The risks associated with not breast-feeding should be outlined at antenatal classes, rather than via a warning on infant formulas, a Northland midwife says.
"In the early postnatal period, there's lots of other issues that a woman's feeling with her hormones. It's quite a difficult time to say to a woman: 'Do you realise that if you formula-feed your baby, these are the risks associated with it'?" Lynley McFarland, of Mill Road Midwives, said.
Her comments followed a proposal to introduce product labels warning of the health risks associated with infant formula.
Research suggests babies who aren't breast-fed are at increased risk of developing diabetes, heart disease and being obese. Slower cognitive development and weak immunity have also been linked to babies not being breast-fed.
Ms McFarland suggested the antenatal period may be a good time to provide information on breast-feeding's benefits.
"Those risks need to be really widely known in the community. It's really good if the experienced women in the family will get around and support a breast-feeding woman, because quite often it's them that discourage [it] - especially if they've got a strong bottle-feeding history," she said.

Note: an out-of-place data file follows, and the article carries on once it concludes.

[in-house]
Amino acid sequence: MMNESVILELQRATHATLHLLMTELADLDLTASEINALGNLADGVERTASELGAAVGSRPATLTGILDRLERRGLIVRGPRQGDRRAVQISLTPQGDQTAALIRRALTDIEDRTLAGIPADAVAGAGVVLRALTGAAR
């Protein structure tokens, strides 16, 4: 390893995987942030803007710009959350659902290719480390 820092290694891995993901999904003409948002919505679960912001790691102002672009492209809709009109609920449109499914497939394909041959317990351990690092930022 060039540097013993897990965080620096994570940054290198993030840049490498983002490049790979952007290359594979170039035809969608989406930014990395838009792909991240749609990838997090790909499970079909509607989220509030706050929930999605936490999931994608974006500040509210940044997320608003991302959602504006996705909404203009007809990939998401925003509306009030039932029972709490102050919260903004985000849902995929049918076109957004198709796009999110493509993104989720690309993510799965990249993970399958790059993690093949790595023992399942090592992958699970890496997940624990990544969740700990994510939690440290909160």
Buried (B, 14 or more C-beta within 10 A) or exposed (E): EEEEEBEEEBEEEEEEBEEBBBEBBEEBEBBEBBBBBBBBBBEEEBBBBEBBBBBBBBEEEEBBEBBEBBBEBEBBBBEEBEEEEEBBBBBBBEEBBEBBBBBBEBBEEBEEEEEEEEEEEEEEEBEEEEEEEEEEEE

A Food Standards Australia and New Zealand consultation paper is calling for submissions on proposals, including warning labels that could replace or supplement the "breast is best" statement on infant formula products.
Debate over breast-feeding versus formula has flared this year, with formula-feeding mothers saying they feel vilified for choosing formula - with "breastapo" type tactics on many maternity wards.
The New Zealand Breast Feeding Authority says it is important parents understand the difference between formula feeds and breast-feeding.
Meanwhile, New Zealand scientists are working on developing a baby formula which could match human milk's nutritional quality. The Government has approved a research grant for the University of Otago-led project, trying to find ways of adding oligosaccharides to formula made from cows' milk.
Oligosaccharides have been linked to healthy bacteria in babies' bowels.